Saturday, July 21, 2012

Twenty-eight boxes of books.

I transported twenty eight boxes of books when I moved from Massachusetts to Virginia. Not the 12 bottle booze boxes.They were Baker & Taylor, library jobber, boxes; easily twice the volume of  liquor boxes. Once here, I was able to unpack and shelve all of them; my one bedroom apartment in Weymouth  did not have the room.Such is the curse of an inveterate  bibiliophile and packrat. A colleague at my new employer sneered at her father's collection of  books, calling it "macho trophy collecting", like game. I held my tongue.

I did not stop buying books: my employer has excellent book sales, and, for a Southern city, Richmond has decent bookstores. Plus the mom n' pop store at the beach is excellent. Several years into my residence here, it became apparent a weed of the collection would be necessary. First back in the boxes were graduate school titles: esoteric stuff on information theory,outdated selection guides for mid-sized libraries, and similar books. Easy. Then to undergrad and personal interest titles.Science fiction anthologies and novels; most of the Hemingway and Fitzgerald titles; years of the World Radio and Television Handbook; an entire duplicate run of Wodehouse; etc.,and other books which if I wanted to read again, a decent public library would own . I even got rid of my Edmund Spenser. My mistake; we'll get to that in a minute.Not going into the discard boxes were gifts from family and friends; history, ancient,aviation,nautical; books owned by family members; and books I felt I could not do without (Twain; all of Hunter Thompson; Anthony Burgess; Paul Theroux; Pynchon; various editions of Moby Dick; ditto Walden and other Throreau titles; plus English Romantic prose and poetry). My grandfather owned maybe five books; I inherited one. I have several of my father's books as well as several bins of gun books (under the eaves) which he used in his business and to write his book. Very specialized stuff; none went. I donated eight boxes to my local library. I do not want to speculate on their fate.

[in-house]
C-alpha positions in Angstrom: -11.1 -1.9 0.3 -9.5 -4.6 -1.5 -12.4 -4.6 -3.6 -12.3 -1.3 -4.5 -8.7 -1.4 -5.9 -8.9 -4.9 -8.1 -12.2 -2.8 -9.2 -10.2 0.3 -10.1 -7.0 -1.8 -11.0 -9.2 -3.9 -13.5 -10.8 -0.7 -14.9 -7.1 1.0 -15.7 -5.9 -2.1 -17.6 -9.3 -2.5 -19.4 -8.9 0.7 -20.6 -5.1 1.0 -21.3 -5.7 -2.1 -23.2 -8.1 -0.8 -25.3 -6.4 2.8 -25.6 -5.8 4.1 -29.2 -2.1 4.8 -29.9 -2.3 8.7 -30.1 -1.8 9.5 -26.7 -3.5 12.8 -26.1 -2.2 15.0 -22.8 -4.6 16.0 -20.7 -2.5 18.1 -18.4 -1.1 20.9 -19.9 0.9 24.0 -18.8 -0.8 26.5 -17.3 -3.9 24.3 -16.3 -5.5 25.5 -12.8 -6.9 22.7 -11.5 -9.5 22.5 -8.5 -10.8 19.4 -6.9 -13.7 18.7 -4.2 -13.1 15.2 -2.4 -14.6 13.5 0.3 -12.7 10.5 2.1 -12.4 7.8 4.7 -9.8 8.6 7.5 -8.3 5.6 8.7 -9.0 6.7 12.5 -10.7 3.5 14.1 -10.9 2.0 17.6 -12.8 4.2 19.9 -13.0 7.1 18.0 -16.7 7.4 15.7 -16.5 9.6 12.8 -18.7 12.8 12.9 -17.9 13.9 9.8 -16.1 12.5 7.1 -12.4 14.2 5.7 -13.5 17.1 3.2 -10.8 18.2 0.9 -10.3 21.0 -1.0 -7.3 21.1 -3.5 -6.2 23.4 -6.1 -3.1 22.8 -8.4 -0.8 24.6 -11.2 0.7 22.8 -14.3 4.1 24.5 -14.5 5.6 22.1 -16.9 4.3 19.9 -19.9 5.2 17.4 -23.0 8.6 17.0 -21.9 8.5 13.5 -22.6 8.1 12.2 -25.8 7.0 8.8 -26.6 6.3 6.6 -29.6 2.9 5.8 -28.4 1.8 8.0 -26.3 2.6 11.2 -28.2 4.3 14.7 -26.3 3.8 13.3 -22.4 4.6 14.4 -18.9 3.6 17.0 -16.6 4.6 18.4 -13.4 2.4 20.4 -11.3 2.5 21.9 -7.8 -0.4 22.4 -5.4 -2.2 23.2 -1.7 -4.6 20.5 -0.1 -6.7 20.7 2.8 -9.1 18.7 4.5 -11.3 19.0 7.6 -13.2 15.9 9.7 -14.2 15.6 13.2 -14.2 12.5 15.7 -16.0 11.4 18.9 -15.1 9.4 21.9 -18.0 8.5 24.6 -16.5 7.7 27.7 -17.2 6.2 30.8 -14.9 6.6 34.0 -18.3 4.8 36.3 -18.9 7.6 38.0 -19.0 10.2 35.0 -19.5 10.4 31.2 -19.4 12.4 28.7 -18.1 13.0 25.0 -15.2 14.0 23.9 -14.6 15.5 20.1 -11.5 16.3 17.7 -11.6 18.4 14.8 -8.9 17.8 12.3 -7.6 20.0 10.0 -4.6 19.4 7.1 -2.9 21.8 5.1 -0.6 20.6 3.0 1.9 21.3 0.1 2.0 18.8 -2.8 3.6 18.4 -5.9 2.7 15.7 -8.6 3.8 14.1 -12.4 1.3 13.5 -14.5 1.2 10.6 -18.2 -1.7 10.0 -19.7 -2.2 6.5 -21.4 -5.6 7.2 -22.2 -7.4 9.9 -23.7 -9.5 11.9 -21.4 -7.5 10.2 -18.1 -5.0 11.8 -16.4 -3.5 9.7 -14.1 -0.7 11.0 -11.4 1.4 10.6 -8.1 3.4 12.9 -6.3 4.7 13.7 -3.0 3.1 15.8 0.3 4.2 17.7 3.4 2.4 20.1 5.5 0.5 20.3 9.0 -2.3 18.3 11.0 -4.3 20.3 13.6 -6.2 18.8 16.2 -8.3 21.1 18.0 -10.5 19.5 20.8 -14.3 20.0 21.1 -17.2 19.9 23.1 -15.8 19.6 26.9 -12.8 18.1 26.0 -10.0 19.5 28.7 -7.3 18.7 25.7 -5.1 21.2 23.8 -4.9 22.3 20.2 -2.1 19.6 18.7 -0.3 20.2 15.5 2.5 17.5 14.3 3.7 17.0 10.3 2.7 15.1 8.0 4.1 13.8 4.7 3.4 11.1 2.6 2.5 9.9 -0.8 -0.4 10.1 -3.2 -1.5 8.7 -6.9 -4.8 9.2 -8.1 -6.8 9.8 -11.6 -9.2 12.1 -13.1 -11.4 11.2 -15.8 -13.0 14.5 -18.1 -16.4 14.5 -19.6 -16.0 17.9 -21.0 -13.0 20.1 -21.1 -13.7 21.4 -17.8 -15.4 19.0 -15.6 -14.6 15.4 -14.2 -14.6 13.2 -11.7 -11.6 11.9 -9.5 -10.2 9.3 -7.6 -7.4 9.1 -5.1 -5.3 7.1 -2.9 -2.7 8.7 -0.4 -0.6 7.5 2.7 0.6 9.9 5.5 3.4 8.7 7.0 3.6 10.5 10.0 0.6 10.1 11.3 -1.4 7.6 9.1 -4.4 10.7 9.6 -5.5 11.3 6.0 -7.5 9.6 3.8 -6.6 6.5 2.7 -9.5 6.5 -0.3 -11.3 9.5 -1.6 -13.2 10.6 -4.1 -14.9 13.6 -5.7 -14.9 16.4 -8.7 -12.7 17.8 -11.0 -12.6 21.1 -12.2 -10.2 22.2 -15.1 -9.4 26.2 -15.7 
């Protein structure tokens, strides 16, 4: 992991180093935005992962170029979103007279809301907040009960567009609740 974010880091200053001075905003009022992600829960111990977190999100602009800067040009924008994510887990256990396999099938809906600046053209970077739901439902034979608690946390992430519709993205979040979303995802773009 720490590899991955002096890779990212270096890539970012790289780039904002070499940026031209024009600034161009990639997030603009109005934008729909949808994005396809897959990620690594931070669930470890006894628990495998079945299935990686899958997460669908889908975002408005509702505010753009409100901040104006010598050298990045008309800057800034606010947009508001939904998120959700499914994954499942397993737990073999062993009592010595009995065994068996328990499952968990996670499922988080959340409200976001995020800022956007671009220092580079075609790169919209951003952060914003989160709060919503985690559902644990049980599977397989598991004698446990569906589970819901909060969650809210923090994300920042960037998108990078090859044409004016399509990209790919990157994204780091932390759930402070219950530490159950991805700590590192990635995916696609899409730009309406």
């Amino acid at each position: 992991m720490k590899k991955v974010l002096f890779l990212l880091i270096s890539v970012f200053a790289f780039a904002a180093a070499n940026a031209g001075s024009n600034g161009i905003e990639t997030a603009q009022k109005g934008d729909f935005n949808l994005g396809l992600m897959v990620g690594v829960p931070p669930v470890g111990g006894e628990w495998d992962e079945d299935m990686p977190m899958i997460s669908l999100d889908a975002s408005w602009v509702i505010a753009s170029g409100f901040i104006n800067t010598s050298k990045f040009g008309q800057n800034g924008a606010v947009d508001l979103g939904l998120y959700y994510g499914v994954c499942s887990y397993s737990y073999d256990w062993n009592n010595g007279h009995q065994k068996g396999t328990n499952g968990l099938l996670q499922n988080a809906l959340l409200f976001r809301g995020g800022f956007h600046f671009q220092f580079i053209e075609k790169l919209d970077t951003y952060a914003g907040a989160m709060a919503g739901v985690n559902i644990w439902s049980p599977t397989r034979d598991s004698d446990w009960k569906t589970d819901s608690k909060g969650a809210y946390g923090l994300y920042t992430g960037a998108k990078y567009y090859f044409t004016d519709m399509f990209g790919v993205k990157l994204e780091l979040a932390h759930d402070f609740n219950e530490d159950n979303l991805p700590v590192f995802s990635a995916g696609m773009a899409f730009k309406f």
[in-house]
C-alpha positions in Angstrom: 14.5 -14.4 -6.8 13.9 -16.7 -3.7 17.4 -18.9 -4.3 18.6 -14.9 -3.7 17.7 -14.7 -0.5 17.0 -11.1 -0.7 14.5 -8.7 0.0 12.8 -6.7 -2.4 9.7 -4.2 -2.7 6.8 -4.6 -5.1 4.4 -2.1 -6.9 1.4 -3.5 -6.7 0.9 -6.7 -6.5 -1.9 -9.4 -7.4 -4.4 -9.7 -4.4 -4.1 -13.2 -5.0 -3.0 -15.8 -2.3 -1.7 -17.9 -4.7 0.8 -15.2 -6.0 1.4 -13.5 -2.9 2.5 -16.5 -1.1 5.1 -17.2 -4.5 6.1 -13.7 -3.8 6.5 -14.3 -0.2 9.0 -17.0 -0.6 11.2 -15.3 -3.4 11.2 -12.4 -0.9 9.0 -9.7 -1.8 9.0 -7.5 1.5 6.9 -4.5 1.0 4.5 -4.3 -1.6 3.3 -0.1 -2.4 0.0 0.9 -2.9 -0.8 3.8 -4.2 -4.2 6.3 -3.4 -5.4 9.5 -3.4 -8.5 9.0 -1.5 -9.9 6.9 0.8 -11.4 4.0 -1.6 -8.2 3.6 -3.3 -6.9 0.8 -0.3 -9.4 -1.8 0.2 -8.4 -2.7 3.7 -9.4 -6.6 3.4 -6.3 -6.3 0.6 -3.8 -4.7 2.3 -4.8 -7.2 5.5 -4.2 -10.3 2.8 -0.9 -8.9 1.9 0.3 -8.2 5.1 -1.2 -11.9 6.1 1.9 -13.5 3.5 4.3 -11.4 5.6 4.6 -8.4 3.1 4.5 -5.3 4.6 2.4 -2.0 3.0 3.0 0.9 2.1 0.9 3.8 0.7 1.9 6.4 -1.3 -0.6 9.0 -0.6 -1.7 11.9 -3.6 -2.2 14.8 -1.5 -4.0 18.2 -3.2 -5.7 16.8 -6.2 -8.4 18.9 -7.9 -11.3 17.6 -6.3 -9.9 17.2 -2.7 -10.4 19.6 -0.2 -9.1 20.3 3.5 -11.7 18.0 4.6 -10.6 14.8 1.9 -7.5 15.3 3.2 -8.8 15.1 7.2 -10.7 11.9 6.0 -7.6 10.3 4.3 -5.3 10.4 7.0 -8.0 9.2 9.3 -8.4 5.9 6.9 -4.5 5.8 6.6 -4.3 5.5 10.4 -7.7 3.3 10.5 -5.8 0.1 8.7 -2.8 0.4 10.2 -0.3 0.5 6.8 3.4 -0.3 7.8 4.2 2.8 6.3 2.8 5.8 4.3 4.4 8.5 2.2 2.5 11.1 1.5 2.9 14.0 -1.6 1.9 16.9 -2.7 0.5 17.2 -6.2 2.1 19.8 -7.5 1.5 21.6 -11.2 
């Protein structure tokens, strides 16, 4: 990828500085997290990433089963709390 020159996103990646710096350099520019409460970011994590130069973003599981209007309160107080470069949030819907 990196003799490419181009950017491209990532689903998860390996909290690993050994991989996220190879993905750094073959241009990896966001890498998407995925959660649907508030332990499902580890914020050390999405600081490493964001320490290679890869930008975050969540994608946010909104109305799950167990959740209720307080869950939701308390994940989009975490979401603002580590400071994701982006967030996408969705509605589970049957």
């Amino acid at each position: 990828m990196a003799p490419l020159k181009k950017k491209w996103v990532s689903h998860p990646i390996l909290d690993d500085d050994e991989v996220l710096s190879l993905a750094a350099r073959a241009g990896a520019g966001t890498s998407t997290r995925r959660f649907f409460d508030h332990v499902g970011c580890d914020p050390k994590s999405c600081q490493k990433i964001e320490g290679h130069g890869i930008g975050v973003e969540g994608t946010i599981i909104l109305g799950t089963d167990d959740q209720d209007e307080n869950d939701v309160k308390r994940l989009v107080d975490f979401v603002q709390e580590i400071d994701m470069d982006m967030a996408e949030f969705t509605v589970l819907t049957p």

The other night I thought, "hmmm, nothing to read", an absurd statement in this house; " I will read my Spenser anthology.". Wrong answer, RR: gone. Worse, the local library does not own any Spenser. My employer owns it, but they are 47 miles away. Libraries  have given up the 'core collection', archival concept, and have traded it in for the bookstore model, which to me is the emperor's new clothes. We have to be relevant, reduce runs of shelving to shorter cases that display like a bookstore, blahblahblah.Swell if  you want to concentrate on the NY Times bestseller rubbish; not so great for book dorks like me. There may be an answer, from an unexpected source.